A new report by the National Law Center on Homelessness & Poverty (NLCHP) and the National Coalition for the Homeless (NCH) ranks the nation’s “Top 10 Meanest Cities” based on city records and practices in criminalizing homelessness. Los Angeles topped the list, with Orlando, Atlanta, and San Francisco also ranking in the top 10.
The national ranking is based on factors that include the number of laws targeting people experiencing homelessness, such as those that make it illegal to sleep, eat, or sit in public spaces; the enforcement of those laws; the general political climate toward homeless people in the city; and the city’s history of criminalization measures. The report includes information from 273 cities nationwide over 2007-2008 period.
Since NLCHP and NCH’s last joint report on the topic in 2006, the groups found an increase in laws enacted to target the homeless, including an 11% increase in laws prohibiting loitering and a 7% increase in laws prohibiting camping in various public places. Among all the cities surveyed for the most recent report, 47% had laws prohibiting loitering and 33% had laws prohibiting camping.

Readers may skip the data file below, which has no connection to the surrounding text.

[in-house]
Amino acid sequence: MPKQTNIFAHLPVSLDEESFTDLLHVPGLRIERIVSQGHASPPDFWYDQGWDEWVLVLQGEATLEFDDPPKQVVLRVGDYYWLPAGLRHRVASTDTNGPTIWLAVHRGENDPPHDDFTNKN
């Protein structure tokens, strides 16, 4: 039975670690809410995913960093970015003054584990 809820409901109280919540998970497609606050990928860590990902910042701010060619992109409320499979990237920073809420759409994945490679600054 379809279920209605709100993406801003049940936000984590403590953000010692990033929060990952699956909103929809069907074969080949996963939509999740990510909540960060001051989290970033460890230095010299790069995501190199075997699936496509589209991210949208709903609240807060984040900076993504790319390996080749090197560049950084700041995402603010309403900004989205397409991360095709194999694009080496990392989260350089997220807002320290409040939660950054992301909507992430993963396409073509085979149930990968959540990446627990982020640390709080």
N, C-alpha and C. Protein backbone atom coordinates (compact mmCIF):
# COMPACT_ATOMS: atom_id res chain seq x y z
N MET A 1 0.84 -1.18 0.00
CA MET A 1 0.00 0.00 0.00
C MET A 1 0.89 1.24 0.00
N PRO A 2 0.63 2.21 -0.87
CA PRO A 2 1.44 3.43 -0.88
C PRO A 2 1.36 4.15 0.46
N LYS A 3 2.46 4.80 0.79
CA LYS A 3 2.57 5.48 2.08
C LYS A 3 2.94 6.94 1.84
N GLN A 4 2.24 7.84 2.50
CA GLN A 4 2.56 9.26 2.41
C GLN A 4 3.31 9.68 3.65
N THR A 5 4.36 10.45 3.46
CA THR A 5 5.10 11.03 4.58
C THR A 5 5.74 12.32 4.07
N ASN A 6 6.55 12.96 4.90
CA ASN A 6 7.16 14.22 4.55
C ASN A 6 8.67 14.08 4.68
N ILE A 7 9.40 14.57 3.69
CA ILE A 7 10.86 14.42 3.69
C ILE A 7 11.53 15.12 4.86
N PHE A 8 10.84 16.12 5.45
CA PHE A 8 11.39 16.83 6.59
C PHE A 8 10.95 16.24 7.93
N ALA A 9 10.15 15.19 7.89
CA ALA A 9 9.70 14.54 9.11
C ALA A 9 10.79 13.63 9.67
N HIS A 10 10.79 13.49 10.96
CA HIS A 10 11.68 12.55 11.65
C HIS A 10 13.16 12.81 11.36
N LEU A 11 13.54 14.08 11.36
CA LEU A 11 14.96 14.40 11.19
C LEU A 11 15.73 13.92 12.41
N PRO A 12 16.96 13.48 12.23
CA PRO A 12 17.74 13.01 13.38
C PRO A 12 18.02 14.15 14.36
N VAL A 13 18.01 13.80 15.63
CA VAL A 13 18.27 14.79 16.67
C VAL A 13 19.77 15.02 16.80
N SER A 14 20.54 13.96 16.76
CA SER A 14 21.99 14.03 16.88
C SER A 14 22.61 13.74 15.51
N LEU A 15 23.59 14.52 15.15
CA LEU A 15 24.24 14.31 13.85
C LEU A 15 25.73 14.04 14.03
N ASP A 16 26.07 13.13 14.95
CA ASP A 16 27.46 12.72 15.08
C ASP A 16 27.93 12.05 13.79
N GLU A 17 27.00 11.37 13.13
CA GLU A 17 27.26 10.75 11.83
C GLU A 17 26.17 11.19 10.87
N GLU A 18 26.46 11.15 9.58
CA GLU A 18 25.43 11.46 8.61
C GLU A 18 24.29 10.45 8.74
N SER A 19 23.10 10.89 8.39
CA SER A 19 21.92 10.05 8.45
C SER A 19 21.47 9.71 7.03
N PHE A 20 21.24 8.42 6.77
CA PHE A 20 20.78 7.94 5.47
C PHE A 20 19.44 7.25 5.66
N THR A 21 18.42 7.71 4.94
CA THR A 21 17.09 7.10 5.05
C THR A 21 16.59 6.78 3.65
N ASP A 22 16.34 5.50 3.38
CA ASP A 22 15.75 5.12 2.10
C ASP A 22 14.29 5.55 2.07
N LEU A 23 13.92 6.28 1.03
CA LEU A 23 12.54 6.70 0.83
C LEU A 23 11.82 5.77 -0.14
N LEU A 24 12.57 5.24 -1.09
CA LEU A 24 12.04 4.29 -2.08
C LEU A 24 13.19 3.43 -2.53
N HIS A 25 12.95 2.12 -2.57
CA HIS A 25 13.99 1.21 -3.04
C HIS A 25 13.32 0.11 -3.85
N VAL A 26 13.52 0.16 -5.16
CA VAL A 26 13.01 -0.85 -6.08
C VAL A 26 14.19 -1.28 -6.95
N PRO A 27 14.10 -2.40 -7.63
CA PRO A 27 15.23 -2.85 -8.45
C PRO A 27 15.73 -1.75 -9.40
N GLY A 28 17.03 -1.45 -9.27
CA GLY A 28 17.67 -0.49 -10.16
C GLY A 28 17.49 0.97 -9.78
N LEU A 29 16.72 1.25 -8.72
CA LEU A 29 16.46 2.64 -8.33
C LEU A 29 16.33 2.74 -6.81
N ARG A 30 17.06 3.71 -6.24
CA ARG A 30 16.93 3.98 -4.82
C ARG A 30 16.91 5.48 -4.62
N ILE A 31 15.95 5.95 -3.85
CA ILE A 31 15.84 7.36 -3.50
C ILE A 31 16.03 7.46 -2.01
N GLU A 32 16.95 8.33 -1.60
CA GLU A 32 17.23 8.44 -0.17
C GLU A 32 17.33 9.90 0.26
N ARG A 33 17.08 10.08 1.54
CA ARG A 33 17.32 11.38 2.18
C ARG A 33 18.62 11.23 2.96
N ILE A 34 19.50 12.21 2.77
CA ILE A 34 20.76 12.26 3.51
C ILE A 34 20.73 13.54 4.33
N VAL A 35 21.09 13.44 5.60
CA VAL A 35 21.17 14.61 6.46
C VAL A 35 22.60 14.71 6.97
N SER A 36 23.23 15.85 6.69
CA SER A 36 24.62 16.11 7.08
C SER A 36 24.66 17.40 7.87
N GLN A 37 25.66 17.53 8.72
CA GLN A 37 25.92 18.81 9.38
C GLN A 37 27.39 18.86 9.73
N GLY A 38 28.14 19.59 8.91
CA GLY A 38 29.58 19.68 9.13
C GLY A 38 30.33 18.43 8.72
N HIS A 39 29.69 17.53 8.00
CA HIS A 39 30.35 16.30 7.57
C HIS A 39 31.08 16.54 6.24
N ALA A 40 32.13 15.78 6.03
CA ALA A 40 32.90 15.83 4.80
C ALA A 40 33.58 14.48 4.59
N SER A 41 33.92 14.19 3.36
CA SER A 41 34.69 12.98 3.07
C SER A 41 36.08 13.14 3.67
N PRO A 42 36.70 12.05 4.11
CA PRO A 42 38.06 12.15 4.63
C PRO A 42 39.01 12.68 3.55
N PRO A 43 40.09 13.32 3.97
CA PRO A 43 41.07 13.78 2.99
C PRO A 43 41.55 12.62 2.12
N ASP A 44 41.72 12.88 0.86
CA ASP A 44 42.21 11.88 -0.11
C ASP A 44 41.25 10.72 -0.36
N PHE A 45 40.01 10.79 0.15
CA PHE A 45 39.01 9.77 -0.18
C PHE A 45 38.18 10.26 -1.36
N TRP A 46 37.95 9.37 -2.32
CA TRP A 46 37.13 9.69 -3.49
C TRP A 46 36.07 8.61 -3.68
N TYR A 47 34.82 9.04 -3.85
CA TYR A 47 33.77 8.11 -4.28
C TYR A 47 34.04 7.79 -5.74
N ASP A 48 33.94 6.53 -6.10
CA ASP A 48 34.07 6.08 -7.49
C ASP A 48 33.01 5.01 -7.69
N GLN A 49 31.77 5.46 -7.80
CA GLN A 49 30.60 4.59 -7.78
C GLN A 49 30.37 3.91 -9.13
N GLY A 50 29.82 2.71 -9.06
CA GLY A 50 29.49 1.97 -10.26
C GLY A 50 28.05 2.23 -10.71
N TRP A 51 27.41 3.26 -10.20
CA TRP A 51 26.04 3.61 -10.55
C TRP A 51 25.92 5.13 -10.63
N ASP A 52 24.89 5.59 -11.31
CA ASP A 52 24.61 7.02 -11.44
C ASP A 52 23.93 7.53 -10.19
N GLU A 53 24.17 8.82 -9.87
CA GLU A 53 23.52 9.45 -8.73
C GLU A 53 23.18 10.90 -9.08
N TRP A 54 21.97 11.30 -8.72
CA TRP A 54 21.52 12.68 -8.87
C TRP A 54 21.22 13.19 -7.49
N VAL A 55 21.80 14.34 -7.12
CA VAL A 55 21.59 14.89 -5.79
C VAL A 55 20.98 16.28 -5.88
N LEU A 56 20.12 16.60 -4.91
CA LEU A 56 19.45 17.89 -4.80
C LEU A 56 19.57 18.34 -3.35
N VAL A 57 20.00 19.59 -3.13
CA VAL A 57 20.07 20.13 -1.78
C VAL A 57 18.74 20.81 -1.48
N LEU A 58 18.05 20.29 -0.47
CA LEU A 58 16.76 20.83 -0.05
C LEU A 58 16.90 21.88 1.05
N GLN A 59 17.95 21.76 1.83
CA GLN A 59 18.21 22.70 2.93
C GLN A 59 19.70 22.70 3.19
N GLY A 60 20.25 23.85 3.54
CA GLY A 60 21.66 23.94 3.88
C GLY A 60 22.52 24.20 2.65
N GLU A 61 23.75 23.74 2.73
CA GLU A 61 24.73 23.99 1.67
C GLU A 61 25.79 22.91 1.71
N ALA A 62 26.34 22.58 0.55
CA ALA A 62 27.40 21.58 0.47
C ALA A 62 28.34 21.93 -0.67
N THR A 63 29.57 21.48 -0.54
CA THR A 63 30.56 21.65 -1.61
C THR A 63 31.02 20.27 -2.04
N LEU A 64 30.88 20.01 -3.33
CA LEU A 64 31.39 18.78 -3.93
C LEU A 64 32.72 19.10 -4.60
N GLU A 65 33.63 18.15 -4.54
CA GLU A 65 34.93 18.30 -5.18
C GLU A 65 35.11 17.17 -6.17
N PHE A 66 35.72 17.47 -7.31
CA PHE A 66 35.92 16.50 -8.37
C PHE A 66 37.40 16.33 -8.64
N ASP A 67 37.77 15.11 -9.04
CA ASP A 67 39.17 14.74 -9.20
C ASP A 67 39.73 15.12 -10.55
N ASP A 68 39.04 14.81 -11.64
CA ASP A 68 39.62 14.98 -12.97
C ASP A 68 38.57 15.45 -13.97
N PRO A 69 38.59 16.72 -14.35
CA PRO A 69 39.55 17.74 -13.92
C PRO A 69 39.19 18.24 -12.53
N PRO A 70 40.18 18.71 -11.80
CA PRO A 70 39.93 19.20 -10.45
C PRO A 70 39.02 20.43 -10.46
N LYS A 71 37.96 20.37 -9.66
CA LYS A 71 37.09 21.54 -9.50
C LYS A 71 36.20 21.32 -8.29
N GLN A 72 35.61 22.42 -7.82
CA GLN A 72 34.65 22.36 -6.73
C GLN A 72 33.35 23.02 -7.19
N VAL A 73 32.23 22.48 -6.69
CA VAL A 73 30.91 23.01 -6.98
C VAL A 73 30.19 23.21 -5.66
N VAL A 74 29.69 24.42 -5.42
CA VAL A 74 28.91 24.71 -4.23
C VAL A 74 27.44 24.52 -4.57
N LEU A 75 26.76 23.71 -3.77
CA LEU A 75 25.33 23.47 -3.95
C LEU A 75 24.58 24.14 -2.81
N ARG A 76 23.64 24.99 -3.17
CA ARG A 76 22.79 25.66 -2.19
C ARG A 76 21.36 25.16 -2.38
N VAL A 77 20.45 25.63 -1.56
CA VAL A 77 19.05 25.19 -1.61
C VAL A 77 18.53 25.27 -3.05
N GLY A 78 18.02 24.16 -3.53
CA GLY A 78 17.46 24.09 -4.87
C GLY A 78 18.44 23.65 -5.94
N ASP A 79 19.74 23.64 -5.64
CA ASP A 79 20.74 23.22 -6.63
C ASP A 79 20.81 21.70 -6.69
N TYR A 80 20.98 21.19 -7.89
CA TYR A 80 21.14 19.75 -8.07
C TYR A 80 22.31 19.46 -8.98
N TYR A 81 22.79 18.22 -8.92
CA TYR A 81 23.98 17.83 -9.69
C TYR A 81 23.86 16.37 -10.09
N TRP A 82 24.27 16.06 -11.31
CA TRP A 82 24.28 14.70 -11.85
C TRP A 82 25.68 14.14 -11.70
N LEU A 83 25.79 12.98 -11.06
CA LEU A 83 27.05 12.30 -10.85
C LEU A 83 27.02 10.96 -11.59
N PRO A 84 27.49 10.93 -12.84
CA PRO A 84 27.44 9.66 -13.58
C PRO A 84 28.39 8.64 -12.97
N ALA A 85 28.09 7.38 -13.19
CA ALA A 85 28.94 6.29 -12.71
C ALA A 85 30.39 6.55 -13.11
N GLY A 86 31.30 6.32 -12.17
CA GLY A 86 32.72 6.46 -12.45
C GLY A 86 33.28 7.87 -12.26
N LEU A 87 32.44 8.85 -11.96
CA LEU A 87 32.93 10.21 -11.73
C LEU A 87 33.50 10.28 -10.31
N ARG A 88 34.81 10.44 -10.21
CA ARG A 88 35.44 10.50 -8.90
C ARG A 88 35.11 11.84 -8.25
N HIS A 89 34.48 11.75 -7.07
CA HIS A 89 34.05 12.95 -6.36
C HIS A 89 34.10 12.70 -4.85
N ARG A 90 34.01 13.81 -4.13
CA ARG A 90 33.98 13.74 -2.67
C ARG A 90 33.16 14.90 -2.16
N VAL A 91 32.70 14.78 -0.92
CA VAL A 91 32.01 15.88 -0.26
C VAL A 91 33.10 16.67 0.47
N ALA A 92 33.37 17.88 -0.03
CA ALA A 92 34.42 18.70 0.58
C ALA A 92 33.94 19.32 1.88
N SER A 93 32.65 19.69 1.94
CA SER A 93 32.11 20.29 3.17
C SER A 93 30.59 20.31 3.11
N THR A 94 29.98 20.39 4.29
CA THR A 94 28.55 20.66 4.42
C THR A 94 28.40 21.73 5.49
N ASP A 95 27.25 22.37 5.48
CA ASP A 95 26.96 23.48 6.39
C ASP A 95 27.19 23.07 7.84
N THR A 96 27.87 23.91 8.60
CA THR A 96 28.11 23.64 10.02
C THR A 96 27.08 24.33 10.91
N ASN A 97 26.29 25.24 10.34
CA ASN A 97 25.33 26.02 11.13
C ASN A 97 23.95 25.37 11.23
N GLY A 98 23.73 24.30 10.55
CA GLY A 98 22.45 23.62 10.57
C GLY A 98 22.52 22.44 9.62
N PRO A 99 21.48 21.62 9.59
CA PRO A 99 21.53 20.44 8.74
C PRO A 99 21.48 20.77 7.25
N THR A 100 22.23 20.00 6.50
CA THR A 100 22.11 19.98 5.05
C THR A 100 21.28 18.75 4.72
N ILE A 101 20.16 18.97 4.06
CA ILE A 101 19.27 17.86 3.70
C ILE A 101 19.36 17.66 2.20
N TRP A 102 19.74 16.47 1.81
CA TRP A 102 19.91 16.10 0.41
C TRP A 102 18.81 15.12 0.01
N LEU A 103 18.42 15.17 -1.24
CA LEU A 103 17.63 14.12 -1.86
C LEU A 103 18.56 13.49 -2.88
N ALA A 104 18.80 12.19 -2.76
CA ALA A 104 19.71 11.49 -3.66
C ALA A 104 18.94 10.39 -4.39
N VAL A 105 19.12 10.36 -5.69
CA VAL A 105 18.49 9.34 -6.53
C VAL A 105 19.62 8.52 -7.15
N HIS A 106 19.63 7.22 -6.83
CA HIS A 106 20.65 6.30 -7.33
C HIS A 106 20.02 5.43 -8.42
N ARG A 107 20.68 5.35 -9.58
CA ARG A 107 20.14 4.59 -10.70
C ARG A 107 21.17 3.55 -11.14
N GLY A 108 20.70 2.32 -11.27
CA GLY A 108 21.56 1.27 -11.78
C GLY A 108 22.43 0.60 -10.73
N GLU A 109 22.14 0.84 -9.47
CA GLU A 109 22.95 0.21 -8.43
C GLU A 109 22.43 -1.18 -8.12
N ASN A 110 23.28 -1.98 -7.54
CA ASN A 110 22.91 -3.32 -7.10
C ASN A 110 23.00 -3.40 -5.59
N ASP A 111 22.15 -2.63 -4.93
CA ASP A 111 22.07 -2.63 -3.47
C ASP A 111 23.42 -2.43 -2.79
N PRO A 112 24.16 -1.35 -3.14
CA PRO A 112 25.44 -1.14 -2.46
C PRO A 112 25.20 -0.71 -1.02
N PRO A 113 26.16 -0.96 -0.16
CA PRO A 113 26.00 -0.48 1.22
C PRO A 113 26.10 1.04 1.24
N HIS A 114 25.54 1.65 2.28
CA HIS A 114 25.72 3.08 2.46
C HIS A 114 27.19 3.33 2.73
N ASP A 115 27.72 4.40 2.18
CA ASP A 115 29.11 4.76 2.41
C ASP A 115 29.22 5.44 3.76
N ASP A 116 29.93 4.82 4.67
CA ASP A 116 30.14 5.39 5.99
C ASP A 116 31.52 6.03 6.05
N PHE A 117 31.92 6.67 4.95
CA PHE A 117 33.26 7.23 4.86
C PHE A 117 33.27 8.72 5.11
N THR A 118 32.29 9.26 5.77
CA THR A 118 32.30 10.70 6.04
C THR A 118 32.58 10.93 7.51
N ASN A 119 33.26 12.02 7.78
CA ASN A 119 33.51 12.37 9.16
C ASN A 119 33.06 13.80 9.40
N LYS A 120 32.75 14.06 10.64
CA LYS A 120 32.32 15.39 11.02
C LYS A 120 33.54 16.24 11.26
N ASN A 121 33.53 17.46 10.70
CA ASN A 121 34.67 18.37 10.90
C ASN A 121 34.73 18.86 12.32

The report also includes information about studies examining the costs of criminalization measures, on how criminalization measures violate human rights law, and on constitutional challenges to measures that criminalize homelessness, as well as constructive alternatives to criminalization.
The other meanest cities, according to the report, were: St. Petersburg, FL (2); Gainesville, FL (5); Kalamazoo, MI (6); Honolulu (8); Bradenton, FL (9); and Berkeley, CA (10).
The report, titled Homes Not Handcuffs, is the National Law Center on Homelessness & Poverty’s ninth report on the criminalization of homelessness and the National Coalition for the Homeless’ fifth. The full report is available at: http://nlchp.org/content/pubs/2009HomesNotHandcuffs1.pdf.